Please see below for our guide to terminology you may come across when buying or selling your house.
Chain: All parties involved in a transaction i.e. Mr A buying from Mr B buying from Mr C (there are three parties in this chain).
Completion Date: The date when the transaction (either the sale or purchase of a property) is completed, i.e. the date you become the owner.
Completion Statement: A statement from the solicitor detailing all financial transactions, including all costs.
Conditions of Sale: The terms by which the buyer and seller agree to sell/buy the property. The Law Society sets standard conditions. The lawyer sets special conditions.
Contract: The legally binding agreement specifying details of the house sale or house purchase. The contract legally commits both the buyer and the seller to the transaction. The house seller's conveyancing lawyer draws up two copies of the same contract and each party signs their own copy. When both parties are ready to legally commit, the two contracts are exchanged.
Conveyancer: The property lawyer who manages all of the matters arising from the sale of a house or the purchase of a house. Can be a solicitor or a licensed conveyancer.
Conveyance or Transfer: The legally binding document that transfers the rights, burdens and the benefit of the land.
Council for Licensed Conveyancers: A regulatory body for conveyancing with whom all conveyancers should be registered.
Deeds: Legal title document which provides historical information about the property.
Deposit: The amount paid to exchange contracts which is only refundable in exceptional circumstances. Contracts provide for 10% of the purchase/sale price but can often be negotiated to a lower level.
Disbursements: Out-of-pocket expenses paid by the solicitor/licensed conveyancer on the buyer's behalf, such as stamp duty, land registry charges and search fees.
Easement: A right given to the house owner over an adjoining property (e.g. right of way)
Exchange of Contract: The point that both parties are committed to the transaction.
Fixtures and Fittings: A list of the items at the property, which are either included or excluded from the agreed price.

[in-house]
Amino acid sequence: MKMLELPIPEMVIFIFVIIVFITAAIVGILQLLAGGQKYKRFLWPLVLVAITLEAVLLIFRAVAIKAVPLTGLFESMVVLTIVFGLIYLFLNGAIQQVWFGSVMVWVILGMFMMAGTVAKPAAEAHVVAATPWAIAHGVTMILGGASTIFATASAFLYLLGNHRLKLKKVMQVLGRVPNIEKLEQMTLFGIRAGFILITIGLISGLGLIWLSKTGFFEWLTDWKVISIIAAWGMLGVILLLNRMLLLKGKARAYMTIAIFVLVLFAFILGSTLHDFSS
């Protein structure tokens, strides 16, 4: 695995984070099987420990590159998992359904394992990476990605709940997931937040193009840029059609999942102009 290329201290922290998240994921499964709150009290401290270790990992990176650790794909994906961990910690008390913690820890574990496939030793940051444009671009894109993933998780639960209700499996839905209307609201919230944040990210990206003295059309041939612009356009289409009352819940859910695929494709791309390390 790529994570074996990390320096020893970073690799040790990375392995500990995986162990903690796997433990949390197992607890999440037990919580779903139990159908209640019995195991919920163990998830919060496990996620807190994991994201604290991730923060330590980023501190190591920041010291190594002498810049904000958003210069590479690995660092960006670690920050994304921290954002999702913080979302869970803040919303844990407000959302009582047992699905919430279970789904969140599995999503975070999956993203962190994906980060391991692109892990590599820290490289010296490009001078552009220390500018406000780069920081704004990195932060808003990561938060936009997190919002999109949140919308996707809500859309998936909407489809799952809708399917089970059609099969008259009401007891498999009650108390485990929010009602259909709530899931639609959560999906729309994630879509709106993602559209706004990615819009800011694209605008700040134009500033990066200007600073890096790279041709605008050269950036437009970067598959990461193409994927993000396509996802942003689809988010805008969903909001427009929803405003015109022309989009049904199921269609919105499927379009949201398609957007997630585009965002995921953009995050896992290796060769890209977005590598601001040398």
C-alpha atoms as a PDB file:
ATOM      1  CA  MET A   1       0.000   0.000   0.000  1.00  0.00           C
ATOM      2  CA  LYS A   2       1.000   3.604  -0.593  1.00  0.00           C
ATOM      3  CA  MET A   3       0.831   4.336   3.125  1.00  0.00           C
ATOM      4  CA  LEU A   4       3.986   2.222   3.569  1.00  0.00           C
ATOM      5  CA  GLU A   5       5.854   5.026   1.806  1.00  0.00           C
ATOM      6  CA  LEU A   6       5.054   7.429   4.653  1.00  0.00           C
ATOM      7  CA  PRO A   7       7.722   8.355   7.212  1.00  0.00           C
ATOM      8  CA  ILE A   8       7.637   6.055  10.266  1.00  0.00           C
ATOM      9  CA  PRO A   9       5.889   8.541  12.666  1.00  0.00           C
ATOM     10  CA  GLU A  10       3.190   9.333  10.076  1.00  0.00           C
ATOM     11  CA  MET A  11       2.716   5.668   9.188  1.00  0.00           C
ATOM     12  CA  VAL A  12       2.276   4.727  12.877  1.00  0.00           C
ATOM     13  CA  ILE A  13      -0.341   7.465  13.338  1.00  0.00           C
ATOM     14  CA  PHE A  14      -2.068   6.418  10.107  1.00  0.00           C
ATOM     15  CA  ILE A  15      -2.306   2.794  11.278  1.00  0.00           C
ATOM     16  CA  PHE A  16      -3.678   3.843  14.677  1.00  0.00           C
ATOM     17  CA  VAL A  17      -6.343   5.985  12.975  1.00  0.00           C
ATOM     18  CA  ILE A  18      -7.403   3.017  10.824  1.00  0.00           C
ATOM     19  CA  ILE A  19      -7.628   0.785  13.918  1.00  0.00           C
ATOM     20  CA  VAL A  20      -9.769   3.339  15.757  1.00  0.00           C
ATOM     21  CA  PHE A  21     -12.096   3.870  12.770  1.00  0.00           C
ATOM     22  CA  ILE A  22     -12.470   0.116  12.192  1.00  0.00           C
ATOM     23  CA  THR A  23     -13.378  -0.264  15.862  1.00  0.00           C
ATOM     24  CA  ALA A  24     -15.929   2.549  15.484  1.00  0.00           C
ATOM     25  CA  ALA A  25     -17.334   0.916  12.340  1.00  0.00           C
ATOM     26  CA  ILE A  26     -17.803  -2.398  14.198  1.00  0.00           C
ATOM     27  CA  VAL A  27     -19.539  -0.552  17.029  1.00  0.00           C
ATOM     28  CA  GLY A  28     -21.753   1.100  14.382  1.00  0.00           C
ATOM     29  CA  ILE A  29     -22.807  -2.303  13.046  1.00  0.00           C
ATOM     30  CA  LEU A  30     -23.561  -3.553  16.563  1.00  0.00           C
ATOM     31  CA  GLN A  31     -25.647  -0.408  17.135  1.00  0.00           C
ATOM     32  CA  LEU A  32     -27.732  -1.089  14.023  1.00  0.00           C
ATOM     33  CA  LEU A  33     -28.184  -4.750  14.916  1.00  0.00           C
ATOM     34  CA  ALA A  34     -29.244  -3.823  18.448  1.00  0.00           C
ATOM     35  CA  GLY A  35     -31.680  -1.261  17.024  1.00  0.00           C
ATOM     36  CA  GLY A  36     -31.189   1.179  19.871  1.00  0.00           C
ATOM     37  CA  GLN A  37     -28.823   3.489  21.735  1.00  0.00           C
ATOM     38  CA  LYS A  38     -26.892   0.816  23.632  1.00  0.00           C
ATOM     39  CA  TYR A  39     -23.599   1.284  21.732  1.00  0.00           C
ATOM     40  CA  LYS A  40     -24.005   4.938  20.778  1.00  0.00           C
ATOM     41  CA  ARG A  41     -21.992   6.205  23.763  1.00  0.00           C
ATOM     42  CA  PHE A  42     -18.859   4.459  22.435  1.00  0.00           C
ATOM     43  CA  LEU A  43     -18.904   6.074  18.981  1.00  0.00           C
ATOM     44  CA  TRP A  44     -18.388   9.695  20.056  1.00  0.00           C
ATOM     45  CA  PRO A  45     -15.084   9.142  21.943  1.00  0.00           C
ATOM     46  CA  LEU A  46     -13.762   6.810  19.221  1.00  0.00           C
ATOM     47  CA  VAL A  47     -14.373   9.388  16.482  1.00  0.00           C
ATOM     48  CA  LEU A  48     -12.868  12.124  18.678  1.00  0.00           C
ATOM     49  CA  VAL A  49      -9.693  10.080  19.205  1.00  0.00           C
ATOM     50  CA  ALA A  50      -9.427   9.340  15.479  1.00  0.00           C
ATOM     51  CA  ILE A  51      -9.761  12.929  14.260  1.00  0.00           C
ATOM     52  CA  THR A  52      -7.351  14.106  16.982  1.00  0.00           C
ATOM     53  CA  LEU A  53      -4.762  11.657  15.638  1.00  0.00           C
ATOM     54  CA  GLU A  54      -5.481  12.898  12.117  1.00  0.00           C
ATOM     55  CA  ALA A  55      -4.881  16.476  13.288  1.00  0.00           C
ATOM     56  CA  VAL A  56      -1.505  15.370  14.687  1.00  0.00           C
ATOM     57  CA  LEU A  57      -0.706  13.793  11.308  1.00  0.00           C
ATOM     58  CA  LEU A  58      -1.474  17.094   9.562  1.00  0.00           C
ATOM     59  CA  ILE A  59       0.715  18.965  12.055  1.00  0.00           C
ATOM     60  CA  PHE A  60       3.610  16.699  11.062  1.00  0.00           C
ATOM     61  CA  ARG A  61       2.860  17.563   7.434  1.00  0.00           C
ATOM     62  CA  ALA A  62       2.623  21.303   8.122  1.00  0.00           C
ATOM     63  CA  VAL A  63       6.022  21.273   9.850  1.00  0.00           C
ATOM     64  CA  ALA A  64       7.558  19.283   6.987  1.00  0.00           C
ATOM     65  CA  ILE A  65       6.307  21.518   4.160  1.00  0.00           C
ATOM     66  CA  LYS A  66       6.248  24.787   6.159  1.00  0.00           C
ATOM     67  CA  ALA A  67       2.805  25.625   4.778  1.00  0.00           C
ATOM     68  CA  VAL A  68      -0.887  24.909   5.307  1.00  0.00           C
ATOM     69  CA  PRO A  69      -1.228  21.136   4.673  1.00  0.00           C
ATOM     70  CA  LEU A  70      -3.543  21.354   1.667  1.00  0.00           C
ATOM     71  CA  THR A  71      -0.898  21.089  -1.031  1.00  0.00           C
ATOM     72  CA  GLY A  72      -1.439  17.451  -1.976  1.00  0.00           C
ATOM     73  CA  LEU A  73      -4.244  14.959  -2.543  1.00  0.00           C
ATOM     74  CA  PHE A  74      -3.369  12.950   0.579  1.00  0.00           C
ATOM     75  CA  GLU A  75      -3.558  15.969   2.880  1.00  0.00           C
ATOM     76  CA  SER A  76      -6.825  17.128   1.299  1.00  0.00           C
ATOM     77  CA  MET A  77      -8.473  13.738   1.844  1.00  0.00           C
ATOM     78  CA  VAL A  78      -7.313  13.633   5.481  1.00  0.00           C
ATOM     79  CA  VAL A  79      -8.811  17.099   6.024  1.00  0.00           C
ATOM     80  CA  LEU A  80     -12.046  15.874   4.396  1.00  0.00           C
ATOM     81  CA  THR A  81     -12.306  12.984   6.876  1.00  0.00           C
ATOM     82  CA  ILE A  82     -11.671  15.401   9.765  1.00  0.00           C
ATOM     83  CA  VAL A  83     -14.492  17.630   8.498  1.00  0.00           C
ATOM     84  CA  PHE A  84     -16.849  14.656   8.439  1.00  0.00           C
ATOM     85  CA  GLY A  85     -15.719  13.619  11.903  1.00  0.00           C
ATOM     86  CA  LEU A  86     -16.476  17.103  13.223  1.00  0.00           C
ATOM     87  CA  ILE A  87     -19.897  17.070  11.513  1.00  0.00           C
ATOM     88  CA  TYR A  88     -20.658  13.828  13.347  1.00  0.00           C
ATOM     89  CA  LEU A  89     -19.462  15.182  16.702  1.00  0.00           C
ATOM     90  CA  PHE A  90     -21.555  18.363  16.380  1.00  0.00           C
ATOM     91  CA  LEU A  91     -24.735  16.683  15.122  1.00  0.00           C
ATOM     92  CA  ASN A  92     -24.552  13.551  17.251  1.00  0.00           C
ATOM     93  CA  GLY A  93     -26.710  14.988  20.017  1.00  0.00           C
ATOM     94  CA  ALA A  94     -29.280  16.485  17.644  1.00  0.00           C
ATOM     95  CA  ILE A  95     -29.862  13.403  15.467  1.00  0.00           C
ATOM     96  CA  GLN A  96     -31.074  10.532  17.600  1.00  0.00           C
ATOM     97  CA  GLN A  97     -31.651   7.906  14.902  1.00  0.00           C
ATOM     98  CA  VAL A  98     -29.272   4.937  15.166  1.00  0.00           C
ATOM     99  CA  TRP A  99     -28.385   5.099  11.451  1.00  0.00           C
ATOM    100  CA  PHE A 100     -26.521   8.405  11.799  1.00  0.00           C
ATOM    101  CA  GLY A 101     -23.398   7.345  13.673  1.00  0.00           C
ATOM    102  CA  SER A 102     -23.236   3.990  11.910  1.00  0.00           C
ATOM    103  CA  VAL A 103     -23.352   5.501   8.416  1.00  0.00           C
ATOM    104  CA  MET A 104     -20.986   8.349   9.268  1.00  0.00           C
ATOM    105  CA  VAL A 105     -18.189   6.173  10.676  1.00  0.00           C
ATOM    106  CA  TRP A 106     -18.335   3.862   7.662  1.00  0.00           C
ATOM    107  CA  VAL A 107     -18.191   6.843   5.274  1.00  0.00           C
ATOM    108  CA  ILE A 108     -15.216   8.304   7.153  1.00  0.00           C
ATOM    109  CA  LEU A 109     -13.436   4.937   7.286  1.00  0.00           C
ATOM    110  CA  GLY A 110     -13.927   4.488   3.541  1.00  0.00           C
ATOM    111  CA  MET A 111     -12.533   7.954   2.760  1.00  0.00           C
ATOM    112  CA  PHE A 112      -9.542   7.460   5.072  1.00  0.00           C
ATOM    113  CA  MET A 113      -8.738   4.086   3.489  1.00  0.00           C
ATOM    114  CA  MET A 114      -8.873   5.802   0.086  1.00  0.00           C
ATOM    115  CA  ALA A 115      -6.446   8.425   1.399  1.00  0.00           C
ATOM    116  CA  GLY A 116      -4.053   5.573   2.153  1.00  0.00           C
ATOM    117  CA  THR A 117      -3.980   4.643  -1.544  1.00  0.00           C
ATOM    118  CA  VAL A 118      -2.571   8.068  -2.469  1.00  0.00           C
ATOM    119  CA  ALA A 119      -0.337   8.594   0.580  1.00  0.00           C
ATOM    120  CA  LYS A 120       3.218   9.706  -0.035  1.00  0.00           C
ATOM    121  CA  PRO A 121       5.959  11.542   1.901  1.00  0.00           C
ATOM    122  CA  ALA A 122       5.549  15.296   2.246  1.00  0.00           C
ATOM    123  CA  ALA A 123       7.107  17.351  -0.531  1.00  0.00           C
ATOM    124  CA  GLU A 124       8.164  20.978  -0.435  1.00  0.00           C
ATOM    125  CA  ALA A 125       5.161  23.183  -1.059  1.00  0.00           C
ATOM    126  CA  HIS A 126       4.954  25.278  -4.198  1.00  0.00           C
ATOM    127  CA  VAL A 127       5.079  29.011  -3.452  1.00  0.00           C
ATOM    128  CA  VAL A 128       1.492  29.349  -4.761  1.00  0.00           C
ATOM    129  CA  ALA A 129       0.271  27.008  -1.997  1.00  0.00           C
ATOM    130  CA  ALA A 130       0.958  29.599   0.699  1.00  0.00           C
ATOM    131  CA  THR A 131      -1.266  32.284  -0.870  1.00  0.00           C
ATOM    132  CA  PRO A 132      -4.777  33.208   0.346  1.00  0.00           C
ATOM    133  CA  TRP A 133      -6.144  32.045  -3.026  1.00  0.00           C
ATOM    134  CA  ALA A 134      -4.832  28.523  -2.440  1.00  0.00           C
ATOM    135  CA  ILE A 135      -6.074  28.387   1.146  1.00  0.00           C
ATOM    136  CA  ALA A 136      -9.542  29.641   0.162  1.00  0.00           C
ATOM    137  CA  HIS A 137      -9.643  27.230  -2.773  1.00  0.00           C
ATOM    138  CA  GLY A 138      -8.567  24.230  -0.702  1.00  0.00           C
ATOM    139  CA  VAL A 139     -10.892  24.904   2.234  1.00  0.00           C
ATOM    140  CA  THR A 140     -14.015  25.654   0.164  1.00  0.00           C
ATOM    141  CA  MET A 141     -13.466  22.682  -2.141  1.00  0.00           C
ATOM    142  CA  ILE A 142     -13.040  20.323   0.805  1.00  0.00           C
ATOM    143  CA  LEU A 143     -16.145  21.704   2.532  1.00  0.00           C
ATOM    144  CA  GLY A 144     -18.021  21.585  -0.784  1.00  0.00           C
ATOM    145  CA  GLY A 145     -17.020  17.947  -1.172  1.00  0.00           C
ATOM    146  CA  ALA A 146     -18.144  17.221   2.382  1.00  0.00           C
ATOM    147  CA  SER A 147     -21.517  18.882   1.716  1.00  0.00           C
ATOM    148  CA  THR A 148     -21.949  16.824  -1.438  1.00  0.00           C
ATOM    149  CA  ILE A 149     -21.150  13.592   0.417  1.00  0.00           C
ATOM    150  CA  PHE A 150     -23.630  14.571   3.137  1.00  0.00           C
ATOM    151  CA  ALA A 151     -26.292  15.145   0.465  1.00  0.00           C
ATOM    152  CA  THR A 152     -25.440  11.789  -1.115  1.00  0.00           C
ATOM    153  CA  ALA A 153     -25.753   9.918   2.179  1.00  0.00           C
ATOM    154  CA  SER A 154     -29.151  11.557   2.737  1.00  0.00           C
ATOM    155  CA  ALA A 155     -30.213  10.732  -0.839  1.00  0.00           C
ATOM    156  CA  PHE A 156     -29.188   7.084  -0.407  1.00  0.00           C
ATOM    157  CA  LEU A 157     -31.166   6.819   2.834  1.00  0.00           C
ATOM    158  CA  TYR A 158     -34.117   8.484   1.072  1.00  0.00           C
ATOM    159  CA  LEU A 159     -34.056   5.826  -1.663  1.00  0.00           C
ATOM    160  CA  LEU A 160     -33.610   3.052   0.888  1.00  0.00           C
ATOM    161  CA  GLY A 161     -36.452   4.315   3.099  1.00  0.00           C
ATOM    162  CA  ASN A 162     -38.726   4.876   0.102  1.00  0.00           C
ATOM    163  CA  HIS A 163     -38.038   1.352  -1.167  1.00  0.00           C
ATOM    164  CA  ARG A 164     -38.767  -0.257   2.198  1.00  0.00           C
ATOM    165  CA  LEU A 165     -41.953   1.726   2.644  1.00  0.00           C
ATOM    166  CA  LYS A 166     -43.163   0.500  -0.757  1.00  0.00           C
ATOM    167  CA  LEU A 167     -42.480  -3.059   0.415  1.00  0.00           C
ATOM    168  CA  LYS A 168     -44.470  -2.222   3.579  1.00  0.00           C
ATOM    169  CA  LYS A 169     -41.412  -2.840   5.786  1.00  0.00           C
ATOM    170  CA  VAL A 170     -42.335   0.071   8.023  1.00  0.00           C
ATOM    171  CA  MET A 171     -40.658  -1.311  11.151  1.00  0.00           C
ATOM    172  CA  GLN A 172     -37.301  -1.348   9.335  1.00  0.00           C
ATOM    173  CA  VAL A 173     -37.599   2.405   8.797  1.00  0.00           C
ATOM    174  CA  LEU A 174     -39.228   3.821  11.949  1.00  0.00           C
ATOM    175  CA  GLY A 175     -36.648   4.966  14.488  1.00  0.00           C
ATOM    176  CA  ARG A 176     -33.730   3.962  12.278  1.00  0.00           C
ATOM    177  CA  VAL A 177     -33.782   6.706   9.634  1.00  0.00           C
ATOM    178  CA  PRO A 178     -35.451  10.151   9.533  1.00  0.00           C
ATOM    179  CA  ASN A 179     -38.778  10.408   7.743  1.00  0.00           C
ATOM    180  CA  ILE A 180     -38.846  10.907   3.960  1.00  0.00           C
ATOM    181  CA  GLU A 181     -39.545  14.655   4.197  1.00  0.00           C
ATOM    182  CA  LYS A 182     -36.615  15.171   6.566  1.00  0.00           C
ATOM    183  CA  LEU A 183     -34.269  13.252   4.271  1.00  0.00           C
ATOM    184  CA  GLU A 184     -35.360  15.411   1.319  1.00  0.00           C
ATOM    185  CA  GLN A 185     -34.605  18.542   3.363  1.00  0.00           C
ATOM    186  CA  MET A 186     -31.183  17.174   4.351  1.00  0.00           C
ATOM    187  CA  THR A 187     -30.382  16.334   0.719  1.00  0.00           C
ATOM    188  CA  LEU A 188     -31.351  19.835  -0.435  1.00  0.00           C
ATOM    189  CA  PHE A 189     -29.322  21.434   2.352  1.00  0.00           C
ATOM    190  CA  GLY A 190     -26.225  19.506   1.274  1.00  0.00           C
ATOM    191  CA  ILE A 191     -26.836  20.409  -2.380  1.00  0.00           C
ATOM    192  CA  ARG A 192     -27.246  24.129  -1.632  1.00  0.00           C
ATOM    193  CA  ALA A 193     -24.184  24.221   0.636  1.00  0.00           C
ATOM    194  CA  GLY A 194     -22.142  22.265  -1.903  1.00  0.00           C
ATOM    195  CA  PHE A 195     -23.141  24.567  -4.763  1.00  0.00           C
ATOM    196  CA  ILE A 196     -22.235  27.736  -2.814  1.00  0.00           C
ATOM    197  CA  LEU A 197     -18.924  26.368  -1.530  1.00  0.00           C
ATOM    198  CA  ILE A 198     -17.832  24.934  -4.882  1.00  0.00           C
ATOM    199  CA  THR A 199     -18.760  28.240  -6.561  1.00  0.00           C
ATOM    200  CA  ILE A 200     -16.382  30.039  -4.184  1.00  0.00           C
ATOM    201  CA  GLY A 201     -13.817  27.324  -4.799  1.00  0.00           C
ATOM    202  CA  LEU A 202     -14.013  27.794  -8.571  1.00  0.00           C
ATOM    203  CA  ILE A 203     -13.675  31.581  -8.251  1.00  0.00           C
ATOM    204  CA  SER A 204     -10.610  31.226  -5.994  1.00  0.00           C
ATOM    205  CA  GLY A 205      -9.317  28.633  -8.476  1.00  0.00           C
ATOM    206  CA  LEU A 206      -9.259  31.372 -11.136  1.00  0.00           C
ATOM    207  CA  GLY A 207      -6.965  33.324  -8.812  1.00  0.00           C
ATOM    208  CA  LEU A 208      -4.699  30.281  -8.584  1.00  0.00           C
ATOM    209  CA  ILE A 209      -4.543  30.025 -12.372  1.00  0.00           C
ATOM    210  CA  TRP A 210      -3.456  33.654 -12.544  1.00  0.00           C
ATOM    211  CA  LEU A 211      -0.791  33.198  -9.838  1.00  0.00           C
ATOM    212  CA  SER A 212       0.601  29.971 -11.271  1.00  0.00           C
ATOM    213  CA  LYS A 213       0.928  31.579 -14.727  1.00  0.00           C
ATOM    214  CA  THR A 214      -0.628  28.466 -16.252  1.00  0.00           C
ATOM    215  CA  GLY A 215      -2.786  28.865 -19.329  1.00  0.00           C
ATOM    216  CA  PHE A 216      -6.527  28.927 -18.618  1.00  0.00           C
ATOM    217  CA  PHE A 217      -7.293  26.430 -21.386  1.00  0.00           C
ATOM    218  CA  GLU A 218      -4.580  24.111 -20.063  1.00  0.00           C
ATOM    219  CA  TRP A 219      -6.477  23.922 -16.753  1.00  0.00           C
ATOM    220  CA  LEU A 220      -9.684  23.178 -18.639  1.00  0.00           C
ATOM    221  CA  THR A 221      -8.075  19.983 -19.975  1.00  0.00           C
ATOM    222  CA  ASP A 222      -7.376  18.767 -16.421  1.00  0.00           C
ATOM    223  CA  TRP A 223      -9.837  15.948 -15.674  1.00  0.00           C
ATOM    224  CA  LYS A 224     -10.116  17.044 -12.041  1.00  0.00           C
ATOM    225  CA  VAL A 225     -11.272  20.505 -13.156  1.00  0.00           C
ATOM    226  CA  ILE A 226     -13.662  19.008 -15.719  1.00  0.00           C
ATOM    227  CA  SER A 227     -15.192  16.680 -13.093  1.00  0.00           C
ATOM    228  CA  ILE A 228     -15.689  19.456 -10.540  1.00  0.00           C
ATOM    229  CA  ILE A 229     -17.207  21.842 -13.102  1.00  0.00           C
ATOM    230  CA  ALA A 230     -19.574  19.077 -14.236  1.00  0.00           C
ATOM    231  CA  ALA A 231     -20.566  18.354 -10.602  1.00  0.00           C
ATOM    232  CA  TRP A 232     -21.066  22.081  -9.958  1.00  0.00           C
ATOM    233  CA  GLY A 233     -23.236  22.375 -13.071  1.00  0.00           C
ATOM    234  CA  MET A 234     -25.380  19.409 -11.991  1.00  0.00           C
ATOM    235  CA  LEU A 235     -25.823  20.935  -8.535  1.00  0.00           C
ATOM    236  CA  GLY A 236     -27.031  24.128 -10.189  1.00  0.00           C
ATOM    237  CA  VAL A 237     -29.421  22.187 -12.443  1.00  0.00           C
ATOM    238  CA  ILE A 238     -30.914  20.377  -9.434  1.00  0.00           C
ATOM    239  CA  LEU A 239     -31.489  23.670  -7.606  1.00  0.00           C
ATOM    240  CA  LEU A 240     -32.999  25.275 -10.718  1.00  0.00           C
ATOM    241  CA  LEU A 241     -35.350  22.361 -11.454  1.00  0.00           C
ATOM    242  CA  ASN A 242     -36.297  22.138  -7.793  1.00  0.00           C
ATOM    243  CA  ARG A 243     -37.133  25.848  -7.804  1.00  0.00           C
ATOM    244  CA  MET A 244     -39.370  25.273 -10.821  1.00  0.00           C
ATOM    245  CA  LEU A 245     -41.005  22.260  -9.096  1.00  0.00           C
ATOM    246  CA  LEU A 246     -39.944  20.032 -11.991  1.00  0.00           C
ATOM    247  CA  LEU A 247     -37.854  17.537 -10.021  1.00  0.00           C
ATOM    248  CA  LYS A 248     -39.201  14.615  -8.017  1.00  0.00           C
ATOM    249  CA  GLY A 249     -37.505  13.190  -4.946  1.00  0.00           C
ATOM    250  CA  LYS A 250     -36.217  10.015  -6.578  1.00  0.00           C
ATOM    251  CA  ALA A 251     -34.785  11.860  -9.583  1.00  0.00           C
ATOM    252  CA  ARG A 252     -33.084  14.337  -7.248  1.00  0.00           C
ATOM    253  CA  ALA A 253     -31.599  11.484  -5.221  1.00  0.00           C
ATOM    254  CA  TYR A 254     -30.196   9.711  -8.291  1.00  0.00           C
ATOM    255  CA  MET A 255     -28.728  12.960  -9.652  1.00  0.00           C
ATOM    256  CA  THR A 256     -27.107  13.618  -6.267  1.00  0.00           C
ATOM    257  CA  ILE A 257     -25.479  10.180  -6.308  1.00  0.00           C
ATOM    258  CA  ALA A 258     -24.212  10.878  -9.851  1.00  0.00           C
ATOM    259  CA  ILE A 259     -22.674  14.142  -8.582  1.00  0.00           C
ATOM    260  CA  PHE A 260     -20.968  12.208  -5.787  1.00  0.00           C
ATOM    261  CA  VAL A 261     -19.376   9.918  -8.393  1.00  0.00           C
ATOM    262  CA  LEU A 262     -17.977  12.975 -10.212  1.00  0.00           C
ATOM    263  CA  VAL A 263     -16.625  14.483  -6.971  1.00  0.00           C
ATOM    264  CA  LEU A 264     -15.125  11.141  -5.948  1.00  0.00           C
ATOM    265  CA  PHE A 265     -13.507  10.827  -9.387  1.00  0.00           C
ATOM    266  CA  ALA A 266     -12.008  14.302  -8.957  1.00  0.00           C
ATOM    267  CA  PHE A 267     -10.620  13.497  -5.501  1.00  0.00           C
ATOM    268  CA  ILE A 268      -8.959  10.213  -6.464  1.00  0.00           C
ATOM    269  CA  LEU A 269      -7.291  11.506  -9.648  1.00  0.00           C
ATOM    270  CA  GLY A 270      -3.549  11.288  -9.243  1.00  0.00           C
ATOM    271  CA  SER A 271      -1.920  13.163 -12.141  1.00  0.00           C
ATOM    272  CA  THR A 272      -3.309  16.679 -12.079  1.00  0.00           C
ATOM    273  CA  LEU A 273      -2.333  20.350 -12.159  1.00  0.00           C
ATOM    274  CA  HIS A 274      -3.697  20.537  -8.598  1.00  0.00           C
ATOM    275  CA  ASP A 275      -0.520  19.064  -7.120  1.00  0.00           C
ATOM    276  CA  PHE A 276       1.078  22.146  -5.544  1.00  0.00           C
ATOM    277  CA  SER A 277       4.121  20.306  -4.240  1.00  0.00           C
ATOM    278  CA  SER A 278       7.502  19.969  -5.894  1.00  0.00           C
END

Freehold: One of the two current tenures of land recognised by English law. This recognises the whole of the land not just a building.
FSA: The Financial Services Authority (FSA) is an independent government body concerned with consumer protection in the financial market.
Gazumping: When the house seller accepts a higher price offer from another house buyer after the initial offer has been accepted.
Gazundering: When the house buyer lowers his offer after the sale has been agreed.
Indemnity Insurance: An insurance taken out by conveyancing firms to cover losses to clients arising from errors or fraud in dealing with their matters.
Land Registry Fees: Fees paid by your conveyancing lawyer on the buyer's behalf to register the ownership of property with the Land Registry.
Land Registry: The official body responsible for recording the ownership of land.
Leasehold: The second current tenure of land recognised by English law. This is over a term of years and not unlimited. There will be a Landlord who will own the freehold. This usually relates to a flat or apartment.
Licensed Conveyancer: A licensed conveyancer is a specialist property lawyer, someone who is trained and qualified in all aspects of the law dealing with property. Licensed conveyancers are sufficient to secure adequate protection for consumers and that the conveyancing services provided by such persons are provided both economically and efficiently.
Mortgage Deed: The legal agreement that gives the lender a legal right to property.
Mortgage Fees: Normally charged by your financial advisor for acting on behalf of your bank or building society.
Redemption Fee: A penalty which can be charged by your existing mortgage lender if you pay off your mortgage early or you move to a different mortgage.
Searches: A method of checking matters that may affect the value of the property. The only obligatory one before exchange is a Local Authority Search which covers items such as road maintenance and planning applications. The search covers the property not the surrounding area.
Stamp Duty: A government tax payable by every home buyer when purchasing a property over £175,000* (*until September 2009). Duty is charged at 1% for homes priced between £175,001 and £250,000. The rate is 3% for homes between £250,001 and £500,000. For homes over £500,000, the rate is 4%. If the property is being sold for less than £175,000, no stamp duty payment is required.
Properties bought in areas designated by the government as ‘disadvantaged’ have historically qualified for Disadvantaged Area Relief. This relief will not apply for property purchases between 3 September 2008 and 2 September 2009 inclusive. Instead the Stamp Duty Land Tax threshold will be the same as for all other property as detailed above. The new threshold is higher than the previous Disadvantage Area Relief threshold of £150,000. Click here for more information.
Structural Survey: A survey giving details about the building and its integrity.
Subject to Contract: A provisional agreement between the house buyer and the house seller that is not legally binding.
Transfer Document: The final document that transfers the property from the house seller to the house buyer.
Valuation Survey: A survey to allow a property value to be determined for mortgage purposes. This is not to be confused with a structural survey.